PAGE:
Approaching the Qur’an “like any other writing”—i.e., as a human work rooted in history, rather than as divine revelation, an eternal “aesthetic miracle” which can thus never be translated—Carl W. Ernst applies the sort of academic, non-confessional reading that has long been standard for academic study of the Jewish and Christian scriptures to the Qur’an. Muslim claims to the text’s divine status are one reason for this lack of literary historical reading of the Qur’an, but Ernst traces out a history of non-Muslim dismissal of the text, as well. There will surely be those, both Muslim and non-Muslim, who reject the notion that one can read the Qur’an “without being required to either accept or reject its authority as a divine message,” but these parties are also likely to reject the idea of the academic study of religion in general. Ernst, on the other hand, carefully argues that his “nontheological reading is not meant to be an antireligious rejection of the divine status of the Qur’an as accepted by Muslims. Rather, it brackets out the question of religious authority as something outside of the scope of the present inquiry.”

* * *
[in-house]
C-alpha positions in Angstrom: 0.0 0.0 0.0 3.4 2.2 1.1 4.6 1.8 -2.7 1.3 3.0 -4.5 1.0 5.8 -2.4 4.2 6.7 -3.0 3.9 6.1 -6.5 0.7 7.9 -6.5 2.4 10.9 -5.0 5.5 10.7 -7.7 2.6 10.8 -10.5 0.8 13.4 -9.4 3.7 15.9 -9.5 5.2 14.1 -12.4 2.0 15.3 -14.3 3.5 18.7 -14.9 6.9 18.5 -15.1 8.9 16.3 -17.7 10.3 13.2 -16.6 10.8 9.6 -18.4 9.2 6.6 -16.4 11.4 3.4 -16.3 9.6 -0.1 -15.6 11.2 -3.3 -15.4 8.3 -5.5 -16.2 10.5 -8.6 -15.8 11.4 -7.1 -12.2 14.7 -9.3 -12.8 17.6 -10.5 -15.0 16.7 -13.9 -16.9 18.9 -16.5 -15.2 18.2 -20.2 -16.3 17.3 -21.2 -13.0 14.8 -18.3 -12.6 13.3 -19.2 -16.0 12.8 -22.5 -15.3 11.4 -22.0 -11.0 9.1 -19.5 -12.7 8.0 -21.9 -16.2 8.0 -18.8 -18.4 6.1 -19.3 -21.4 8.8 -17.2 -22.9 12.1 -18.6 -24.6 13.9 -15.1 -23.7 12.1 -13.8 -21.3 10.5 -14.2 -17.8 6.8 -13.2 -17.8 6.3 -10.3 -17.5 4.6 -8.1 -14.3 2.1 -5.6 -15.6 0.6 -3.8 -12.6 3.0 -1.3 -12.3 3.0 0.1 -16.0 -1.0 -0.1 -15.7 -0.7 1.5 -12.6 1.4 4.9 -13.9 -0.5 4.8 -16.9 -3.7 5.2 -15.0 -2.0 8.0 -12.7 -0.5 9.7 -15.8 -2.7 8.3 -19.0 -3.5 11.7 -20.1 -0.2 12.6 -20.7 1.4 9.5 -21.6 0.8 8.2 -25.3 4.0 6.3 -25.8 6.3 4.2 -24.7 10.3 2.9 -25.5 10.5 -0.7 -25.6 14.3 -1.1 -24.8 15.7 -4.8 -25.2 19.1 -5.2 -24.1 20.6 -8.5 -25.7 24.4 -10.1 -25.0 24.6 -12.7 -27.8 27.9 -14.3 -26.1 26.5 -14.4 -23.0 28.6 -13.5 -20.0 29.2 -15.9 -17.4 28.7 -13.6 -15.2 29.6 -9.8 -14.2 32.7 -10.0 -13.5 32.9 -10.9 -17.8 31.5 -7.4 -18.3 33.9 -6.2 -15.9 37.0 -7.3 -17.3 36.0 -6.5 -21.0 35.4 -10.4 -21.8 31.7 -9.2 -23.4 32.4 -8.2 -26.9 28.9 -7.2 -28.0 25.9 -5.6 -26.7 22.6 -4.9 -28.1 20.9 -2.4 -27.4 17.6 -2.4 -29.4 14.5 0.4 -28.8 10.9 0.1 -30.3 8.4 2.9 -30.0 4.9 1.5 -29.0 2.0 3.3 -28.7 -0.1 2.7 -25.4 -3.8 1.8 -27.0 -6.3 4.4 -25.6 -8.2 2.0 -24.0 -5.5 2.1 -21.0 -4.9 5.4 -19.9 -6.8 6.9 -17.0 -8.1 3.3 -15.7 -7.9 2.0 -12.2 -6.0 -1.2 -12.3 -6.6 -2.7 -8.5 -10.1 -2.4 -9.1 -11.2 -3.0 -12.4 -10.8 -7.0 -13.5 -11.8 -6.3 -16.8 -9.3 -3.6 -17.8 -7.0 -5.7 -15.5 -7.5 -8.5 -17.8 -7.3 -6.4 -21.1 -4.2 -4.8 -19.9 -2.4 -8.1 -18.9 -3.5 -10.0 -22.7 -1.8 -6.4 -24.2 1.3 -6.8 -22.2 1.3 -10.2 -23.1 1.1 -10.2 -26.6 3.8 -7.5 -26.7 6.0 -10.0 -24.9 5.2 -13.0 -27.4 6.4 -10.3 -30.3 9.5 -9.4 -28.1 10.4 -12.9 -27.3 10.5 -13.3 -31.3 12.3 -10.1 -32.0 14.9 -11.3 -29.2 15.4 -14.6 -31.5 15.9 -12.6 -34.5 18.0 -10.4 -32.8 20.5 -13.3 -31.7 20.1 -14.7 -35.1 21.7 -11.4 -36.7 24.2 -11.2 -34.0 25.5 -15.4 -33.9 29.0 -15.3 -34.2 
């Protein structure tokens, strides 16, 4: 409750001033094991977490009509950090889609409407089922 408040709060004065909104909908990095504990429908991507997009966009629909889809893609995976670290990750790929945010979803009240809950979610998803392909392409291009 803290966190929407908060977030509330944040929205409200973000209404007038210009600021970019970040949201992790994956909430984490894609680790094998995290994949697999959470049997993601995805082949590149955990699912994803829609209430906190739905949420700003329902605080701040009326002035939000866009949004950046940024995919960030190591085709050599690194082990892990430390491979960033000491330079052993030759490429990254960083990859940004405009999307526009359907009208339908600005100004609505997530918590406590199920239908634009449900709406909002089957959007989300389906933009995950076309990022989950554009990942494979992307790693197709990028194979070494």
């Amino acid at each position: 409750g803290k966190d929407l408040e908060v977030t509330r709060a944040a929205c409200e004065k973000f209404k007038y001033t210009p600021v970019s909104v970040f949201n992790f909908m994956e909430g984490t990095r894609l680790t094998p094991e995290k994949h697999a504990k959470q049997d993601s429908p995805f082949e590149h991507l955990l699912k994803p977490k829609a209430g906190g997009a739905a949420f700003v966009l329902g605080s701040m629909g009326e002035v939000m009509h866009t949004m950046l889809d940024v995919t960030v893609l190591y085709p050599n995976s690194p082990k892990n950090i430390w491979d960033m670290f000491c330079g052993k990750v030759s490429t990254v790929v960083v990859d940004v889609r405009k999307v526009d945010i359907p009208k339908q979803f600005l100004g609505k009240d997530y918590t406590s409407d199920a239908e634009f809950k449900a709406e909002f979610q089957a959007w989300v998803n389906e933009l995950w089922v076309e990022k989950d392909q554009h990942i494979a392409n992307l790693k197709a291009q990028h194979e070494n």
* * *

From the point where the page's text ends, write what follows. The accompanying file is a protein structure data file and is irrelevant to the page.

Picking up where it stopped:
Put simply, Ernst encourages us to read the Qur’an closely for “its style and structure, its reference to earlier literary productions, and its historical contexts, including its initial audience.” Readers in this mode should eschew imposing contemporary categories or theological notions back onto the seventh-century text, resist reading the text in the light of later Islamic theology, practice, and history. This, then, is the “How To Read” of the title—Ernst’s book lays out theory, justification, and method, with ample examples, for an approach which, again, has long been taken for granted in the academic study of Jewish and Christian sacred texts. Just as those texts are, in the academy, “not studied today primarily through the authoritative interpretations found in Midrashic commentaries or the writings of the Church Fathers, but as literary texts that emerged in particular historical contexts,” so Ernst wants to articulate an approach to the Qur’an that frees the text from its layers of interpretation within the Islamic community. Such “nontheological” academic work has long provided Jewish and Christian religious communities with a source of both fascination and explicitly theological readings. Ernst is quite open to the fact that this book will be of interest and use not only to scholars and students and curious non-Muslims, but also to mosque reading groups and individual Muslims eager to experience a text they take to be God’s direct revelation in a fresh light.